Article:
April 19, 2016 in Programming
  • Powerlifting is a numbers-driven sport.
  • Metrics are numbers that provide details around your performance in the gym or on a competition platform.
  • Knowing the ‘most weight lifted’ for a particular exercise is important, but it’s only one of many metrics that can be tracked and used to assess performance.
  • Athletes’ training needs to shift from viewing progress on a workout-to-workout basis to carefully monitoring key training metrics over a longer period of time.

This three-part blog series suggests that many powerlifters have a narrow vision of progressive overload.

In part 1, we defined progressive overload and concluded that an athlete’s training program must adapt and evolve over time. An athlete must do ‘more’ of ‘something’ in order to create new stimuli and therefore produce new adaptations – the question is what exactly is ‘more’ of ‘something’? In this blog, we’ll start to create an understanding of what ‘more’ of ‘something’ actually means and how we can transition effectively from being a novice lifter to intermediate and advanced while still seeing strength gains.

It’s All about Numbers

Let’s face it; powerlifting is a numbers-driven sport. Virtually everything that surrounds training for and competing in powerlifting involves numbers from the sets, reps, and loads that are prescribed in training, to the attempts that are selected in competition. More than any other sport, powerlifting relies on these numbers for increasing strength and then being able to realize that strength on the competition platform. Numbers that provide information about an athlete’s training or competition are called a ‘metric’. These metrics allow you to understand your sport in more detail. Over time progressively overloading certain metrics allows you to create new stimuli and therefore new adaptations.

The Type of Metrics Beginners Track

Athletes often track a metric called the ‘heaviest weight lifted’, and use it to understand what they can lift for a particular exercise and rep range. As a novice athlete, progressively overloading your training can be simple. For example, from workout-to-workout your goal is to lift more weight for the same rep range every time you return to that particular exercise. Early in an athlete’s career, progress is often viewed as unlimited, gaining 10lbs or more per lift each week. But quickly, these sorts of early progress gains and personal records become sparse and the rate at which strength adaptations happen is much slower. At this point, doing ‘more’ than you did last week will be impossible – and you’ll hit your first plateau. This is when an athlete’s training needs to shift from viewing progress on a workout-to-workout basis to carefully monitoring key training metrics over a longer period of time. Only in this way will an athlete be able to continue to implement progressive overload principles, and break through plateaus in strength.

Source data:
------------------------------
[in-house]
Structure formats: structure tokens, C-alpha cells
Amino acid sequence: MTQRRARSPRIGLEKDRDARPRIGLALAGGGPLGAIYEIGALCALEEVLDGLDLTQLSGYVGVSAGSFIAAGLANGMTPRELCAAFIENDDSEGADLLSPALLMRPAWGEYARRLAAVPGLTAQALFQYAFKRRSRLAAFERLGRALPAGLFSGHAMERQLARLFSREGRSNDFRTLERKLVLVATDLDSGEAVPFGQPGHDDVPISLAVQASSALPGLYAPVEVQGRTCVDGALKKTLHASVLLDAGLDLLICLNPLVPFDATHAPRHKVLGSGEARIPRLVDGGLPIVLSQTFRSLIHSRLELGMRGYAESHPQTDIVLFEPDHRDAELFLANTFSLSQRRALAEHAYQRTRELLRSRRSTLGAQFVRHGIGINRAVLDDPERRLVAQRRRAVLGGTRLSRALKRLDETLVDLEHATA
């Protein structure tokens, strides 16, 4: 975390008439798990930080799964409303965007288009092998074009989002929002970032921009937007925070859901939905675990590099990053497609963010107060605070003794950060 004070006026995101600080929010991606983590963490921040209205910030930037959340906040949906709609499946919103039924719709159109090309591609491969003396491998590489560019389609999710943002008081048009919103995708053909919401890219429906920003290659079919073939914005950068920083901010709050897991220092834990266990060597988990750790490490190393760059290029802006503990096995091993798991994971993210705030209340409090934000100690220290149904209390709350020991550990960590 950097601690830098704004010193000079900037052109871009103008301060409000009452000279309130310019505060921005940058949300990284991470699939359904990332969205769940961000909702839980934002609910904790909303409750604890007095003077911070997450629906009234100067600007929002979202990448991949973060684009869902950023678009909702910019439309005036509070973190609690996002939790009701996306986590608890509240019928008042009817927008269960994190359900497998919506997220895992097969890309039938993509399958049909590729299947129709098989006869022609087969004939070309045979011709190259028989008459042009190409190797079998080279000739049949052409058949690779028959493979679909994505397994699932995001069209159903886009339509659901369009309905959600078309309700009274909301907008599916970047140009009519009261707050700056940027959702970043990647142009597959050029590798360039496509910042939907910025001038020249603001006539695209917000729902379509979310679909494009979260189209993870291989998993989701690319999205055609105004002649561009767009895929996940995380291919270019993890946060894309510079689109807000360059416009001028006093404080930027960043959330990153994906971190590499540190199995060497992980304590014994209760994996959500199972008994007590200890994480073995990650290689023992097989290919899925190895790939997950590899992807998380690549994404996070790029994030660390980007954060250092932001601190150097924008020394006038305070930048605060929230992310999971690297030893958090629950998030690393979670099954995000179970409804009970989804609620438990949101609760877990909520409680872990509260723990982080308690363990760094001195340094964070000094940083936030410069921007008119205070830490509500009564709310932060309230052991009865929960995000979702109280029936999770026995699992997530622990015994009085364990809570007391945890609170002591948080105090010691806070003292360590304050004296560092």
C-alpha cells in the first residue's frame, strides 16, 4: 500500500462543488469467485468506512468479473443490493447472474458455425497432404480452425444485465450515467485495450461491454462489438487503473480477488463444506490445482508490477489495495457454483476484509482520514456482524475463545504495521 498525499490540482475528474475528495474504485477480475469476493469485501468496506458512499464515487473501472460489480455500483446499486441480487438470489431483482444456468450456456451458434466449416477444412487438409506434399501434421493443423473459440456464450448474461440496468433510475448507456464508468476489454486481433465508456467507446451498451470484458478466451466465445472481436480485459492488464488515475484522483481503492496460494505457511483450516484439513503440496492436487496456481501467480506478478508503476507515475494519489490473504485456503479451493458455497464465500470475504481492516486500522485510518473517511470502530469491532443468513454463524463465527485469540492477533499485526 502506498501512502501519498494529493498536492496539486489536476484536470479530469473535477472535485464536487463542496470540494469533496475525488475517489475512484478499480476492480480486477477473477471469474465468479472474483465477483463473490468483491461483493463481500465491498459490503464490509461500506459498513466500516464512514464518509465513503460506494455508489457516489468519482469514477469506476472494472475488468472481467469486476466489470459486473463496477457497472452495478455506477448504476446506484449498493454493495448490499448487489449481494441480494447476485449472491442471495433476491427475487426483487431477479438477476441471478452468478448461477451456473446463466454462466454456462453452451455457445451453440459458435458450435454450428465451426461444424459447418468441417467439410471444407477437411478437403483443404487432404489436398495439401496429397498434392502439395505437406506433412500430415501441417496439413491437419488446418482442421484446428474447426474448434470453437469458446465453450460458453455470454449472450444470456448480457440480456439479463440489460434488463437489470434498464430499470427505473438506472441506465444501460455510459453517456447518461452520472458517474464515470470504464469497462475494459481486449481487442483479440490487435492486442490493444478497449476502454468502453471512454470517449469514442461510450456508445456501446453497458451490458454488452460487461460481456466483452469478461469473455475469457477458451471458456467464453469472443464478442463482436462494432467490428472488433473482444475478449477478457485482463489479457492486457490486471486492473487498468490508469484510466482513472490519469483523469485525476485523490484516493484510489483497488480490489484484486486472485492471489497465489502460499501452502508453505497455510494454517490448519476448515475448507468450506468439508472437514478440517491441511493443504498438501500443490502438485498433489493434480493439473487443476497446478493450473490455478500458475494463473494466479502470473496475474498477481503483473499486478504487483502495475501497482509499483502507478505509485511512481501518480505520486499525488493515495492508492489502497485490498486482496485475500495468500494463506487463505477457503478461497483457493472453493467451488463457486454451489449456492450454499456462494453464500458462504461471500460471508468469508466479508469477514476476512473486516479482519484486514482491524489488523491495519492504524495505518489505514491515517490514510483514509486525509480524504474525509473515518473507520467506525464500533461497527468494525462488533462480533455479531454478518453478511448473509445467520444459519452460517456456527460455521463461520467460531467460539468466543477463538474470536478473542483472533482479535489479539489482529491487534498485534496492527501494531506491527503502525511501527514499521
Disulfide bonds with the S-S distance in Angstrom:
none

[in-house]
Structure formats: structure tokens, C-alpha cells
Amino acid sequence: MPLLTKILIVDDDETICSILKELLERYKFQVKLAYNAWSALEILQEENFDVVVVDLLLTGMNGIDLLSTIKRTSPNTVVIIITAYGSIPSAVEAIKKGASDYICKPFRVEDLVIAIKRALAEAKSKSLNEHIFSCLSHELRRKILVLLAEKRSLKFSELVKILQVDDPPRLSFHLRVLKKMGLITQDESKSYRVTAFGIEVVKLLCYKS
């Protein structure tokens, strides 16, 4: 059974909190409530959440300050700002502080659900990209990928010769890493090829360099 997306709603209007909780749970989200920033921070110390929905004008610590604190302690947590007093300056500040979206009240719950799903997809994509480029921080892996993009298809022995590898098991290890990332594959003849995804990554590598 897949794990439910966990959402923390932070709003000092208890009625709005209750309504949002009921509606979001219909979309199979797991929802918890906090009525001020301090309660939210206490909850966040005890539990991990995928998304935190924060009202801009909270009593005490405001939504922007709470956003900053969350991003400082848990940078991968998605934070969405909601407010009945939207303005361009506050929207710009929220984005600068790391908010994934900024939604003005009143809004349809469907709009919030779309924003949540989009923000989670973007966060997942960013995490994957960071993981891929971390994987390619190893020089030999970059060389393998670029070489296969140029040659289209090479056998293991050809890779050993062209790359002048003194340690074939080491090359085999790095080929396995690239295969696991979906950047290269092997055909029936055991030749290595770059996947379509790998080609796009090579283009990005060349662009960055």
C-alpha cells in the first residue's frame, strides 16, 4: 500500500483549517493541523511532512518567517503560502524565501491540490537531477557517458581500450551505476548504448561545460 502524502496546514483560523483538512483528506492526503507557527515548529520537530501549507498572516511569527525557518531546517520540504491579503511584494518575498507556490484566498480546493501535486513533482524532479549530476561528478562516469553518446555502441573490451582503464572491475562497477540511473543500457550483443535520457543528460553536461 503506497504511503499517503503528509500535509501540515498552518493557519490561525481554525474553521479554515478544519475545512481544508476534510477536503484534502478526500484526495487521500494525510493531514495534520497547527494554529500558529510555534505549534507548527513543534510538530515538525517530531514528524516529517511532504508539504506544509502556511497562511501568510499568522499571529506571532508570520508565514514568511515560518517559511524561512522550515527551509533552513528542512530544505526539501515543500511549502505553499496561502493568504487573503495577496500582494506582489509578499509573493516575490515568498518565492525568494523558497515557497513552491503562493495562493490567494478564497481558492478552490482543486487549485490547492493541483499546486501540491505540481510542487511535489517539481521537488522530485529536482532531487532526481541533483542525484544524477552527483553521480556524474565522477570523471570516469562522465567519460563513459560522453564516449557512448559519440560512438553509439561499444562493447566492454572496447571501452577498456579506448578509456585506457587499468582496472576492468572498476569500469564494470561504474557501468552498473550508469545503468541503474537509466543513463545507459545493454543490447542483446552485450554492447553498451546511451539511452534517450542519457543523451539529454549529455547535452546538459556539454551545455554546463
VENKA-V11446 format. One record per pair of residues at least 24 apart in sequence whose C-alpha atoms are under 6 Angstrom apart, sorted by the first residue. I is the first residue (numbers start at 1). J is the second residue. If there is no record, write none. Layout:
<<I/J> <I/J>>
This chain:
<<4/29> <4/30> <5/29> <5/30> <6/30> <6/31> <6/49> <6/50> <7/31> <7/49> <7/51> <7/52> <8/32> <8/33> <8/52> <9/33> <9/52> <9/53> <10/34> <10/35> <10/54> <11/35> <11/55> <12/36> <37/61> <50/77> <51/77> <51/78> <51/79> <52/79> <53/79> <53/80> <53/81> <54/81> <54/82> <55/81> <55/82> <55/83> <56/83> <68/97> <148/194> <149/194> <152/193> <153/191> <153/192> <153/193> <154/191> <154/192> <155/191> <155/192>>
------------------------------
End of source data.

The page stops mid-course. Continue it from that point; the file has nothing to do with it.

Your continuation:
Shifting From Short Term to Long Term Overloading

Remember, strength gains don’t happen on a linear progressive curve. There are periods in an athlete’s career where strength gains happen faster or slower, and there are even periods of regress. Viewing success as a function of your last workout, or the last weight you lifted, will only lead to disappointment when you hit a plateau.

Every athlete will inevitably reach a plateau in his or her career. Reaching a plateau can lead to a lot of frustration, especially if an athlete has assumed that rate of progress would continue at a steady pace. To overcome these frustrations, an athlete must understand two important things: First, the same program repeated over and over will not lead to the same success rate. As stated in part 1, programs must shift and adapt as an athlete progresses. Second, an athlete must understand the variables that can be manipulated within a training program that ultimately lead to continued progress. Understanding these variables and the associated metrics are the basis of your entire training program.

For an athlete to continue progressing toward his or her potential will take many months and years to realize and not days and weeks. A more effective approach to program planning is collecting and analyzing metrics that allow for a long-term assessment of strength. This perspective shift from short-term to long-term gains will ultimately change how you approach each training session and how each program is designed.

In part 3, we break down some of those metrics that allow you to plan for long term gains.


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